BSI launches Article 27 Representative Service for GDPR compliance

The cyber security and information resilience team at BSI has announced the introduction of an Article 27 Representative Service to support organisations with GDPR compliance.

Article 27 of the GDPR mandates that an organisation must have an EU-based representative if it does not have an EU-based establishment and provides goods or services into the EU or monitors EU-based data subjects. The representative is responsible for acting as a contact point for data subjects, the supervisory authorities within the EU, for maintaining a copy of the Article 30 Record of Processing Activities of the non-EU organisation and providing any information the supervisory authorities require for the performance of their tasks such as queries or for supervision activities.

Conor Hogan, global practice lead in the privacy, cyber, risk and advisory division at BSI said: “The Brexit transition period ends on the 31st December and will have a significant impact on data protection compliance for thousands of companies. This affects UK organisations with no establishment in the EU, who sell goods or services into the EU or monitor EU-based data subjects and will also affect EU organisations who have no presence in the UK but sell goods or services into the UK or monitor UK-based data subjects.”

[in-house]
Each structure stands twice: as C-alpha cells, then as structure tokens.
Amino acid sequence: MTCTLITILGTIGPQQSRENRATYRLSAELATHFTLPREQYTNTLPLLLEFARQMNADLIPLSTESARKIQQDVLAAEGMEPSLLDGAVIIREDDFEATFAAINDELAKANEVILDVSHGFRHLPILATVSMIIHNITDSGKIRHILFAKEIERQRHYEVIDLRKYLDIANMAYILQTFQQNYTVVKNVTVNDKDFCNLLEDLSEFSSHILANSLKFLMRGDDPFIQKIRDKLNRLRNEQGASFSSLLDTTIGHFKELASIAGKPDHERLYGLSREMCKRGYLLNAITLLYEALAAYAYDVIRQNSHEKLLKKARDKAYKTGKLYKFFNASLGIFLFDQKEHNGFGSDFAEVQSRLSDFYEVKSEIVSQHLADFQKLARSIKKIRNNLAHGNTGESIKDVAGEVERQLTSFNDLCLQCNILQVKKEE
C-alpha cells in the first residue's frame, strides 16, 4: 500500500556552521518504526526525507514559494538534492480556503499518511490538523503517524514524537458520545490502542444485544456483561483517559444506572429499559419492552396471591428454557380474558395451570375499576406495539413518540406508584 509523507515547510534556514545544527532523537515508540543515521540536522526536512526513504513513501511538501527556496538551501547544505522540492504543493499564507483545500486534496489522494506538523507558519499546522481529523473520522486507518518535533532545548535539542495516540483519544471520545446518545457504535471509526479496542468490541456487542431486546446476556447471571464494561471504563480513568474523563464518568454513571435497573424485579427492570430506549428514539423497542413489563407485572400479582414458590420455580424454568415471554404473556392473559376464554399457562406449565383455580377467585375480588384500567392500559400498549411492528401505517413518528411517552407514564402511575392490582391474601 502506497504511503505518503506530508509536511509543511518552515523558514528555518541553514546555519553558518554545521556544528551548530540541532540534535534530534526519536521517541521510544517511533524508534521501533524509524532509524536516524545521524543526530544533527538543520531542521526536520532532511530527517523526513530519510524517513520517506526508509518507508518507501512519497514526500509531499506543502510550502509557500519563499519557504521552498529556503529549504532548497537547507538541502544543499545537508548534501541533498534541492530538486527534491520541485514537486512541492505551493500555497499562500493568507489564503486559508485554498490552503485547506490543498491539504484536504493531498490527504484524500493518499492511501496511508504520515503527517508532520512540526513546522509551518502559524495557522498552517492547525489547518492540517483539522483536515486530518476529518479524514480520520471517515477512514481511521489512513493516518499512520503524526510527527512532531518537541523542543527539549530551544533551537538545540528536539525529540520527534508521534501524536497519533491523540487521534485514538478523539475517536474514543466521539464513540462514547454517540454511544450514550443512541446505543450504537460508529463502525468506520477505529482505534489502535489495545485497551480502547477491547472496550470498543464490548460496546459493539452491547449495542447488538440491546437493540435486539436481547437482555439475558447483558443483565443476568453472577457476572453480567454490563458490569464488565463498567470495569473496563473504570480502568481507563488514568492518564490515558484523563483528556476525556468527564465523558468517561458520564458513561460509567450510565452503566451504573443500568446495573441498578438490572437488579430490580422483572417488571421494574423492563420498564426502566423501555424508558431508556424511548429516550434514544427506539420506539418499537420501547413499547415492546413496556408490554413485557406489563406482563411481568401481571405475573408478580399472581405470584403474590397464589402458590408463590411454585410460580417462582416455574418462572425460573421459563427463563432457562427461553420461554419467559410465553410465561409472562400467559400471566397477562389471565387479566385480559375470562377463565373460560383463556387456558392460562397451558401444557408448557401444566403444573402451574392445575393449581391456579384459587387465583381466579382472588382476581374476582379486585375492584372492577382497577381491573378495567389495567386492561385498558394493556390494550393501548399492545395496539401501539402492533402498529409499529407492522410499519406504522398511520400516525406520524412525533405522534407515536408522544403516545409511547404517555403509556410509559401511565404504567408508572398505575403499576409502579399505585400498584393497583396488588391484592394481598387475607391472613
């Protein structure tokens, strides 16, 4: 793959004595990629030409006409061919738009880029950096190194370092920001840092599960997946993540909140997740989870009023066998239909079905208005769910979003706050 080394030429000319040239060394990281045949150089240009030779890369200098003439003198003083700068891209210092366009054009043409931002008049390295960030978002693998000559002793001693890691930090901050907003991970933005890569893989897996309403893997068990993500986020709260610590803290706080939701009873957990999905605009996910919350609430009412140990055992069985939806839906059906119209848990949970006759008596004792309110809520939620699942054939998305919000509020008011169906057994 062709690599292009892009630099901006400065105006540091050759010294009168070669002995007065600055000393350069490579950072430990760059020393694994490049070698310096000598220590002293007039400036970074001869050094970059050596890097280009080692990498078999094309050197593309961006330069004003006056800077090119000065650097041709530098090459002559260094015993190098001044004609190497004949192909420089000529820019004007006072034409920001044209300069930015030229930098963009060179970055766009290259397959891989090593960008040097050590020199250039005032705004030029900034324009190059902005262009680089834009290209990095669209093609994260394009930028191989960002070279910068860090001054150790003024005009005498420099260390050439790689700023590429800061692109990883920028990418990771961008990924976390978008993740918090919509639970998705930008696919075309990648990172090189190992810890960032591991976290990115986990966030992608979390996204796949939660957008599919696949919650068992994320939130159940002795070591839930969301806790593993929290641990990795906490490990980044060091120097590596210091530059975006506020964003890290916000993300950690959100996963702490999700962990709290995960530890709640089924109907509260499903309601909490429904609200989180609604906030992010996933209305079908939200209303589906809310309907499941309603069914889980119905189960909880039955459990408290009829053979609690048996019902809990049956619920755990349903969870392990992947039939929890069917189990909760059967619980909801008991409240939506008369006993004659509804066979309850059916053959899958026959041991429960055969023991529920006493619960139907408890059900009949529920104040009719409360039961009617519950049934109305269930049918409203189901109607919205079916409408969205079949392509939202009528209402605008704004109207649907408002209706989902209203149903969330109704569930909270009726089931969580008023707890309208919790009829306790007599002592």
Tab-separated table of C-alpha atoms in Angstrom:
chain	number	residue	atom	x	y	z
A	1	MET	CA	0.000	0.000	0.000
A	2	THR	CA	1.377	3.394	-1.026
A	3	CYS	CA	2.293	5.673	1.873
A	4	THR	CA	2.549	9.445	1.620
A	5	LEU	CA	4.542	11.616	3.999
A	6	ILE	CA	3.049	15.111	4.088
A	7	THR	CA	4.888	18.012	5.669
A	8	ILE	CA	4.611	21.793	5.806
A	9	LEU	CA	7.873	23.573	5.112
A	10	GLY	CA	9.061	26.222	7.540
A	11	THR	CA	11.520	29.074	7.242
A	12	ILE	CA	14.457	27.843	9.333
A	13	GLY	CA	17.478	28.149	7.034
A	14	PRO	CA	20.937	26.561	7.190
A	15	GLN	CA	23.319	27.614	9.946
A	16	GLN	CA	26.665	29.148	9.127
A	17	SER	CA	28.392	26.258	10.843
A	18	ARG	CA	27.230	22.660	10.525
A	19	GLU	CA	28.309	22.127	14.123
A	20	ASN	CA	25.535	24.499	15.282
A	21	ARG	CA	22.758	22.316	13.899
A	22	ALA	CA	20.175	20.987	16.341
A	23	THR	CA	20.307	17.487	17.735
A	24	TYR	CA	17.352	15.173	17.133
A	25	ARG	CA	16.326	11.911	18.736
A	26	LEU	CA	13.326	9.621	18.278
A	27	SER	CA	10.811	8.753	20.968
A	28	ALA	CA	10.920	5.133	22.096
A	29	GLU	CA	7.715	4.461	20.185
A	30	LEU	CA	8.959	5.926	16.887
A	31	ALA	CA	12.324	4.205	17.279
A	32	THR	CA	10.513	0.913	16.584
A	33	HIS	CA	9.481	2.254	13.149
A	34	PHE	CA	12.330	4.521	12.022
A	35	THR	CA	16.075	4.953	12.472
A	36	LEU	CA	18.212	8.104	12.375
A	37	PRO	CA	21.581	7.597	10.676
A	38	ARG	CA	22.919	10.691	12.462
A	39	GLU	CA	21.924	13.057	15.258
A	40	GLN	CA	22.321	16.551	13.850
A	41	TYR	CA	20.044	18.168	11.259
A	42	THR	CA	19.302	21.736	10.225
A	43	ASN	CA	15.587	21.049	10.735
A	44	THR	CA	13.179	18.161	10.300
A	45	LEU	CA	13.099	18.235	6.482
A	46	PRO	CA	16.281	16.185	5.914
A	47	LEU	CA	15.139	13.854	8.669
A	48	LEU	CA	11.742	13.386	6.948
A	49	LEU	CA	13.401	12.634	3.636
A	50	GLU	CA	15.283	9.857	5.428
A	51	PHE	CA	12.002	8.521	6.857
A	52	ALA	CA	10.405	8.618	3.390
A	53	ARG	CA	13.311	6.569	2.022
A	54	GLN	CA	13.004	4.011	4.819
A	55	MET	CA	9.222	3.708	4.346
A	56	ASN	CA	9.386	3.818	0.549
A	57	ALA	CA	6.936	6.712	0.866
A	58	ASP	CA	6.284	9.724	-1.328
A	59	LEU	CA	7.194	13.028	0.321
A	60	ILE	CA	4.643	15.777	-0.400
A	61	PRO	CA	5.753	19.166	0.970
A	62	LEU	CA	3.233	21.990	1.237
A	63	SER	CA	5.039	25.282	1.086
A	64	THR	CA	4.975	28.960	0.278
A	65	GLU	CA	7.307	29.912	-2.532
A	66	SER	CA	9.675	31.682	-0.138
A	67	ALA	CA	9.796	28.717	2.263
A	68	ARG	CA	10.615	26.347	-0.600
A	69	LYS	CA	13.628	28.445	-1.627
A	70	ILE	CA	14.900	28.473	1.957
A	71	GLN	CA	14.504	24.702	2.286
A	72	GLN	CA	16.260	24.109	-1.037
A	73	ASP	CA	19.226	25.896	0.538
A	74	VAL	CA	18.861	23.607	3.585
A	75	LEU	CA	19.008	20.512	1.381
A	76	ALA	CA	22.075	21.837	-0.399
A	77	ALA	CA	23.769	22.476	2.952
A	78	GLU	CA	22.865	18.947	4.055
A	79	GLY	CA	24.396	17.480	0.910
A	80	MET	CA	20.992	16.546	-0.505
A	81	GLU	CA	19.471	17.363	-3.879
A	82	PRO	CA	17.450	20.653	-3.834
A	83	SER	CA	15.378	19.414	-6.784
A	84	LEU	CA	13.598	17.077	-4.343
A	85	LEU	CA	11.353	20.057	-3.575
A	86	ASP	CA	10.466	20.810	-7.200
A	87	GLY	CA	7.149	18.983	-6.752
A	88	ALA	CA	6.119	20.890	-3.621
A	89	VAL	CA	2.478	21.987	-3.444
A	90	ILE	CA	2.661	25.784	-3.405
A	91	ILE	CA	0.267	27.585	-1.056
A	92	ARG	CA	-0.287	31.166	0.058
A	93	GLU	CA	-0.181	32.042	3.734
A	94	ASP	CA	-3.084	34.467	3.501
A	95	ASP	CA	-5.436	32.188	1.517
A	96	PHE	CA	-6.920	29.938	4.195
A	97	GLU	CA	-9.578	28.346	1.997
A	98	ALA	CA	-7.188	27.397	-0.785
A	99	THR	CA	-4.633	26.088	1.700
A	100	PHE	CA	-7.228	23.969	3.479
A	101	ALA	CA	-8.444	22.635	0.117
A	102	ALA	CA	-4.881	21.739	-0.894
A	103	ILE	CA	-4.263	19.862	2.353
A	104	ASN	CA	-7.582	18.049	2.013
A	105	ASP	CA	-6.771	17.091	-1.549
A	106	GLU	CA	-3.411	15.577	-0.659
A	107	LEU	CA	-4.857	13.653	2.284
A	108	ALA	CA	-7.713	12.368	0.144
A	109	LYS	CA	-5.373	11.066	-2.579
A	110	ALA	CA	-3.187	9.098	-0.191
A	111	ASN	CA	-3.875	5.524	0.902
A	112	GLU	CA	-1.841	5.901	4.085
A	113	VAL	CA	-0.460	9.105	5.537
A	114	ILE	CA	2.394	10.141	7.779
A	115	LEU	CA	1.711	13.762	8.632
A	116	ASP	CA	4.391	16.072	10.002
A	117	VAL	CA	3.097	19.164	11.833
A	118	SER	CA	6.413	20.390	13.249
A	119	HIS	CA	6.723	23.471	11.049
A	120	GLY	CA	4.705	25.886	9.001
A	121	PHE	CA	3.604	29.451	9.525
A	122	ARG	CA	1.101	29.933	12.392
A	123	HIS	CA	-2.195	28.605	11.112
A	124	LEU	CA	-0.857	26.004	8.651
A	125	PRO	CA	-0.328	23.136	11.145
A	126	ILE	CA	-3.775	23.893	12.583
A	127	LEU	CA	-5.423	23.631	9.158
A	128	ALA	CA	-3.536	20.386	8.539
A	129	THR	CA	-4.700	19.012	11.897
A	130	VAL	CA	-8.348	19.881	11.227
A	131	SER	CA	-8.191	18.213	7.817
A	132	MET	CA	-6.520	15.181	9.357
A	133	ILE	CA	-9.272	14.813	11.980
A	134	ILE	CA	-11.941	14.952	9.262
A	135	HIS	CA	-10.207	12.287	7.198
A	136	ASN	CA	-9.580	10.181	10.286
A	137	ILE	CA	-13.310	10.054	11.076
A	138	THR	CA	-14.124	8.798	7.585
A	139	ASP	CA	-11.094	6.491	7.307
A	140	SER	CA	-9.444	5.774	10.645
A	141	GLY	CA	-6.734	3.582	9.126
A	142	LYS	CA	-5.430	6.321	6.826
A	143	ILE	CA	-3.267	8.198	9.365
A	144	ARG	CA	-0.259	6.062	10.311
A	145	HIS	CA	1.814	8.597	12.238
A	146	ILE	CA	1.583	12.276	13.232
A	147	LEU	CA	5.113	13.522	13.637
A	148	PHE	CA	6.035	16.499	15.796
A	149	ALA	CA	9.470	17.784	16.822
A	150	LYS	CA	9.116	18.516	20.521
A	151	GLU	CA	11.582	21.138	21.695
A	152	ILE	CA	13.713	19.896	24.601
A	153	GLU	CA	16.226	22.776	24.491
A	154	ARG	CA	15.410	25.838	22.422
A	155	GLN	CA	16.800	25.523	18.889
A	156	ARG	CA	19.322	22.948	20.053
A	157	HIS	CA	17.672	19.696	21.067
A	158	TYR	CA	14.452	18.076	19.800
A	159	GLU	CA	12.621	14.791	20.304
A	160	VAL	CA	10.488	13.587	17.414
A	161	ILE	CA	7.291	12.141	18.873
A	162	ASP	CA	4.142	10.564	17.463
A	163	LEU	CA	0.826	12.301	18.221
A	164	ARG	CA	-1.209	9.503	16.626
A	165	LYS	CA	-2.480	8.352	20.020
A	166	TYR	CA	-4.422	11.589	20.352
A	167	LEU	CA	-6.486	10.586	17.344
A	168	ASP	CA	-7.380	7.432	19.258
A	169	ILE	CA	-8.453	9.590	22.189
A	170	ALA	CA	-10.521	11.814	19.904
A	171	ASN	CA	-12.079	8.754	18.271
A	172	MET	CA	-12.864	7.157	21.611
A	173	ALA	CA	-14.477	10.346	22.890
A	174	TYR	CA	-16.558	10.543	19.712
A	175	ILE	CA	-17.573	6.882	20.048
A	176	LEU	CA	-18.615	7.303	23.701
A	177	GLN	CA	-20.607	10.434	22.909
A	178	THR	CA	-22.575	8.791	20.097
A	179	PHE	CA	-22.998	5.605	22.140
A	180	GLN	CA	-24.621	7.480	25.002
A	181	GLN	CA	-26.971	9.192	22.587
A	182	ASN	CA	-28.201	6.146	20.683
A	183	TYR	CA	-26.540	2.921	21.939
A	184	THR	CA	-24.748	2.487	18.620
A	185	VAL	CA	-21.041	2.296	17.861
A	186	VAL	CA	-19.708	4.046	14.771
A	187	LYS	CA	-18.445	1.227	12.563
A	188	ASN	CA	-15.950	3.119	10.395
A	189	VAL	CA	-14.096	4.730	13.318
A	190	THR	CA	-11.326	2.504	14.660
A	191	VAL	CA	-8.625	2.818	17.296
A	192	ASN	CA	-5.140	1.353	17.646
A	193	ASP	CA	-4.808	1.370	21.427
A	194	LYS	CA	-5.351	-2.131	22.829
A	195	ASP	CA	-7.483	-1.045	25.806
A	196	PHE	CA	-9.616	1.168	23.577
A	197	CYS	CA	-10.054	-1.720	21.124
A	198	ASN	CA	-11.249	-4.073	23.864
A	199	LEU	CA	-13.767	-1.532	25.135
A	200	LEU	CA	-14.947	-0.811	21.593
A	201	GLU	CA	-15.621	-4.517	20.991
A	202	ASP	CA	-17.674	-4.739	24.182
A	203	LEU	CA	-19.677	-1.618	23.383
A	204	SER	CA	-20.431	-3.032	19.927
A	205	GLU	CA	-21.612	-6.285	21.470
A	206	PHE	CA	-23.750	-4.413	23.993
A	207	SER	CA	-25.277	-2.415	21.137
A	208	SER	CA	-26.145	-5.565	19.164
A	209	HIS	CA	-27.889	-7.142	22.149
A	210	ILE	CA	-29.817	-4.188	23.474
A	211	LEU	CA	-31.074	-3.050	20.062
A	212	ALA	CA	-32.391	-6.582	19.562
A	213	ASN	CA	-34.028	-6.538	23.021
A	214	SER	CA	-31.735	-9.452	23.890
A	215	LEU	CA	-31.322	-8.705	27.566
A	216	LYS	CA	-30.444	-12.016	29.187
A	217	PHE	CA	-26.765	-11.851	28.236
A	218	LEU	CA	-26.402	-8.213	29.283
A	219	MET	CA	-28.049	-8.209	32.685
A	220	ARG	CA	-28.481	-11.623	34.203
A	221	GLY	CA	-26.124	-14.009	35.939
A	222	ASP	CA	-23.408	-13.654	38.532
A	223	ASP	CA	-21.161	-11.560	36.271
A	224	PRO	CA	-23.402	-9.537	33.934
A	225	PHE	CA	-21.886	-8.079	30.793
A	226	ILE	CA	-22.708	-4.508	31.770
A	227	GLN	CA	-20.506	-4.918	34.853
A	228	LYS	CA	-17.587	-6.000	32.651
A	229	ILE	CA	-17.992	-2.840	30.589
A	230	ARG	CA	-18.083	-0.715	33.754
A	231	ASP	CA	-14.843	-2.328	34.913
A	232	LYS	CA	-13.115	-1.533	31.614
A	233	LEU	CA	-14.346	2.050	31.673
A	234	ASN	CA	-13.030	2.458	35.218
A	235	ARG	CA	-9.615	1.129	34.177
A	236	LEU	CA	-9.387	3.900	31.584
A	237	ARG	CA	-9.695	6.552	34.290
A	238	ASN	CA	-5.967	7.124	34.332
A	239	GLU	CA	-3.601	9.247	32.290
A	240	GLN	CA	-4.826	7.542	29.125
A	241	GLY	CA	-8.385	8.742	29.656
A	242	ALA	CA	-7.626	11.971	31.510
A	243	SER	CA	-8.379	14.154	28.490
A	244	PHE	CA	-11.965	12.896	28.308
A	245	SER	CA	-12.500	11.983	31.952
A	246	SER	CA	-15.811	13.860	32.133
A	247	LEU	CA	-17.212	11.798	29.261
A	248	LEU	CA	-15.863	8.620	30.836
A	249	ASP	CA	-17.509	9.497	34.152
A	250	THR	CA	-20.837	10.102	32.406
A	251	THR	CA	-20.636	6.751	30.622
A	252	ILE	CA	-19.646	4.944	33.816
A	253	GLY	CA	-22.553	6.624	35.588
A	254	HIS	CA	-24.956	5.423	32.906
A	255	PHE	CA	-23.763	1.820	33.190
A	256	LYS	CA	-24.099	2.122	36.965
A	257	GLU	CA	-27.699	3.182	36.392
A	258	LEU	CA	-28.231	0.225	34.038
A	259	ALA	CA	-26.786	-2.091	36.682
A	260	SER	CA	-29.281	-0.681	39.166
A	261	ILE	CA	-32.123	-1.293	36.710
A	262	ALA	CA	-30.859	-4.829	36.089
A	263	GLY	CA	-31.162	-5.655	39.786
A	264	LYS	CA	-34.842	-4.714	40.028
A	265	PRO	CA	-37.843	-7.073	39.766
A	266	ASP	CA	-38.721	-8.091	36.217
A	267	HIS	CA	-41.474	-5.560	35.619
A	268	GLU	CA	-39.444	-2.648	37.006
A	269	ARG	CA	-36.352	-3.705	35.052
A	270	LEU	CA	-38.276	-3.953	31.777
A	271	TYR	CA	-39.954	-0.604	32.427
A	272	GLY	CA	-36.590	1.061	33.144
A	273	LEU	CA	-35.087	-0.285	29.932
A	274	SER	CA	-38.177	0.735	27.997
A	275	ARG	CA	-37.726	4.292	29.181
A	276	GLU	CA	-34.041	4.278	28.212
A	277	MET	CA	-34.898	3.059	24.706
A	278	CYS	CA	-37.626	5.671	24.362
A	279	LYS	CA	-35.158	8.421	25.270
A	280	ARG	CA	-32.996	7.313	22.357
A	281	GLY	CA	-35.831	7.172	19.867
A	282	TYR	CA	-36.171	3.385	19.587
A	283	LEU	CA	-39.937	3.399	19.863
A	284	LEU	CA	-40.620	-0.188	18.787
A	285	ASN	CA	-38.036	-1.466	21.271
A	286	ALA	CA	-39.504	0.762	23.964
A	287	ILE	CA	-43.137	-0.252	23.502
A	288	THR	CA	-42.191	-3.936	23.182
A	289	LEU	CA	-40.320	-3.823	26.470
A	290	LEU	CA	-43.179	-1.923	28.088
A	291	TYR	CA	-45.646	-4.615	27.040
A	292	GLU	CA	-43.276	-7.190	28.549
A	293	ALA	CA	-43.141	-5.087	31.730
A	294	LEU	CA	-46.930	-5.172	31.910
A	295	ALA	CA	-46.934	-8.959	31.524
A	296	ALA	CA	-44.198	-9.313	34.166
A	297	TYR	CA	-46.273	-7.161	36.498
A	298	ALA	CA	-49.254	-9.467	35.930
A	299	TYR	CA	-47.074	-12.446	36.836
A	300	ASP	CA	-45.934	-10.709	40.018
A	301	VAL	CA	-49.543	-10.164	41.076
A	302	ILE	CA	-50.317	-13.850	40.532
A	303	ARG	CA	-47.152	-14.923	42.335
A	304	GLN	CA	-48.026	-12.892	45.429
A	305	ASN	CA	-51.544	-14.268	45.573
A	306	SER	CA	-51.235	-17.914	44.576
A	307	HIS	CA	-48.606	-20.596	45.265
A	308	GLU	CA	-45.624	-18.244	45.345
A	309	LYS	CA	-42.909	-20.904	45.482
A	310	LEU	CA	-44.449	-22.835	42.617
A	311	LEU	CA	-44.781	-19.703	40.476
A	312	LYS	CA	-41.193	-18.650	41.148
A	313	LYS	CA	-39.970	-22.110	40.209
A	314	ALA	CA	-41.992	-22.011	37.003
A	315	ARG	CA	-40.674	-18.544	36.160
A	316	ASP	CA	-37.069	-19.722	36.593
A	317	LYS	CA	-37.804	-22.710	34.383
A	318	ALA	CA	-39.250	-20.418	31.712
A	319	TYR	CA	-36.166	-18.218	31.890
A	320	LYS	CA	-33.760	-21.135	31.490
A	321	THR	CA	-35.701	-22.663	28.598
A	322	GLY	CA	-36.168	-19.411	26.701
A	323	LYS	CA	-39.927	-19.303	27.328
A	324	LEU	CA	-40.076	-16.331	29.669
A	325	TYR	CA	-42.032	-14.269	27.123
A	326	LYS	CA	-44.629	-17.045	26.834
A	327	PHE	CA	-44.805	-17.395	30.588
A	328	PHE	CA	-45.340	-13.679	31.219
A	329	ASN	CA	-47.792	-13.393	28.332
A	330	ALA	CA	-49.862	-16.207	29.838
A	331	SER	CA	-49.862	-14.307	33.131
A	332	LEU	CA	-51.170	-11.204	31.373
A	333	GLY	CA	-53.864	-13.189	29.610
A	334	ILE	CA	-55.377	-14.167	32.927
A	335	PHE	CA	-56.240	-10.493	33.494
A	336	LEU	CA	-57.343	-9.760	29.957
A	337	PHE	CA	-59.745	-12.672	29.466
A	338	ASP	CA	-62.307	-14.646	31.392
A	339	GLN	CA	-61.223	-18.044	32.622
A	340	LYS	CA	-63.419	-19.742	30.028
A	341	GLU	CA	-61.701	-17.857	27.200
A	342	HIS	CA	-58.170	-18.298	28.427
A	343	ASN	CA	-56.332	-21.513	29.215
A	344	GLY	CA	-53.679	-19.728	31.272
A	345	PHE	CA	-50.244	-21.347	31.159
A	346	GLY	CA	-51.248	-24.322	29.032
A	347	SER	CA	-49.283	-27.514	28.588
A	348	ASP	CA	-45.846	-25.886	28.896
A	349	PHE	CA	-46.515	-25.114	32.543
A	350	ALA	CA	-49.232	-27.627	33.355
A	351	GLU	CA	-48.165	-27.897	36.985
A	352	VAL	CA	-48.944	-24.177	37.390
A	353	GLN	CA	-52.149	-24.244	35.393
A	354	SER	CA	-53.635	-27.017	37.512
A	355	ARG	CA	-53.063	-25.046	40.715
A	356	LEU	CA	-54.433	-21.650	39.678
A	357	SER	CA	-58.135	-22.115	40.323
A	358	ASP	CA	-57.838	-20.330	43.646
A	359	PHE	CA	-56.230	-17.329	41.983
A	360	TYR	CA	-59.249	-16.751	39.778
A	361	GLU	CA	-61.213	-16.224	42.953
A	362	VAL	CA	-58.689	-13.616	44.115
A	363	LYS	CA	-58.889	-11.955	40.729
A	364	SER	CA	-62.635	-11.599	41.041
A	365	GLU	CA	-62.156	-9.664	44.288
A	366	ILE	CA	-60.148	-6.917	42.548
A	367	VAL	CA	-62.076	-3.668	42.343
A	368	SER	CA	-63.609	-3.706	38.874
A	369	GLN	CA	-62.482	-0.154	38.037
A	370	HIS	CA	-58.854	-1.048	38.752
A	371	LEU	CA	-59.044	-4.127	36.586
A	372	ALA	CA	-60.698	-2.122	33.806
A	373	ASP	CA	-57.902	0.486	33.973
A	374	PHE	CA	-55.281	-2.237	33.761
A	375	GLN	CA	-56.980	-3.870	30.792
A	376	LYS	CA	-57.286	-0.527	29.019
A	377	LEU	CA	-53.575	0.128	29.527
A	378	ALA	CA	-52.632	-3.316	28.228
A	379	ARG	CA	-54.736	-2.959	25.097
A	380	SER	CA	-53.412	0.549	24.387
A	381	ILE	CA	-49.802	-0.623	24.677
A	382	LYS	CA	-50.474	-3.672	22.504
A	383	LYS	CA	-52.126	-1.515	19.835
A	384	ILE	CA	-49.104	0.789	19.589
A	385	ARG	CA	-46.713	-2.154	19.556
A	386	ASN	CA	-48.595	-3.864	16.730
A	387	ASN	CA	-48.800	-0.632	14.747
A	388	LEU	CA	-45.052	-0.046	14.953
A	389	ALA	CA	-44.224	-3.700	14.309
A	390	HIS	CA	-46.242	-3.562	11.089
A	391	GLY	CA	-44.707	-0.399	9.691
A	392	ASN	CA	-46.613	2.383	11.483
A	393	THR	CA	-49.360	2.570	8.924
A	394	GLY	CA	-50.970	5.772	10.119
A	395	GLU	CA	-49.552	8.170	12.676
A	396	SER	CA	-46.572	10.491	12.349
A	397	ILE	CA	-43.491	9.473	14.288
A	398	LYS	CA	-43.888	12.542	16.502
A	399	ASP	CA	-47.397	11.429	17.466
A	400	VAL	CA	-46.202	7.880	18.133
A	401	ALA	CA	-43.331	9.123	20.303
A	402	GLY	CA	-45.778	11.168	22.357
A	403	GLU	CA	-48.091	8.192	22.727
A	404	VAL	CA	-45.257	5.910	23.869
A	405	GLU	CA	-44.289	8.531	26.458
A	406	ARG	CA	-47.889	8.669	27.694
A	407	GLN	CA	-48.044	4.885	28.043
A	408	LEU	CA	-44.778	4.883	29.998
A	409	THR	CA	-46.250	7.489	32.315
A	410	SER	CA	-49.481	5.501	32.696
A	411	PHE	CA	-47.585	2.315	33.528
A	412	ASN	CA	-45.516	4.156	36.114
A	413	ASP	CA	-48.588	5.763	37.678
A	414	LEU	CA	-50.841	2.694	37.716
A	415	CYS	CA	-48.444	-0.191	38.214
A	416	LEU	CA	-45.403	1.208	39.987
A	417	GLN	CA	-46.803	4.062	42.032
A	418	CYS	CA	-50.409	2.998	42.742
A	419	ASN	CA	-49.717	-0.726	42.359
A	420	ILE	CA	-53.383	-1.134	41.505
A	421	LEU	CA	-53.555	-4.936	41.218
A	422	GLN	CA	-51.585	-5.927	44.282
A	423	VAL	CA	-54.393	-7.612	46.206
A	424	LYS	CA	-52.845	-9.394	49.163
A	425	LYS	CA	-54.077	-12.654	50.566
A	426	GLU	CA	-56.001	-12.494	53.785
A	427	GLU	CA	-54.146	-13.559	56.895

The new privacy service offering at BSI will offer independent expert representation on behalf of global clients to ensure organisations meet both EU and UK data protection compliance obligations. The Article 27 Representative Service is separate to that of a data protection officer, acting as a main point of contact for EU or UK data subjects and EU or UK supervisory authorities for organisations who do not have a presence in the relevant country.

“While Article 27 is not a new addition to the GDPR and applies to organisations all over the world, it does become crucially important when managing business with the UK from the 1st January,” Hogan added. “Organisations need to be aware of the variety of changes the UK’s exit from the EU may bring to their business operations including data protection obligations. Providing the necessary guidance on data privacy compliance depending on the jurisdictions they reside in, the data they process, and the markets in which they trade is where our experts can assist in an efficient and cost-effective way, allowing organisations to focus on their core business activities.”

    Share Story:

Recent Stories


Financial institutions were early adopters of cyber security and insurance. Are they still on top of the game?
Managing huge amounts of sensitive data online makes financial institutions a prime target for hackers. As such, the sector was an early cohort for insurers in creating cyber cover. Since then, the market has evolved almost beyond recognition. It continues to challenge itself to this day, complying with rigorous regulatory demands and implementing avant-garde enhancements to keep abreast of the ever-changing risks. Published June 2021

Manufacturing: An industry at risk amid great technological change
Of the many sectors of business, manufacturing companies are among the most at risk from cyber threats. How has the sector evolved to make it so vulnerable and what does the task of managing cyber exposure in a manufacturing company look like? CIR’s latest podcast with Tokio Marine HCC sought to answer all these questions and more. Published April 2021

Advertisement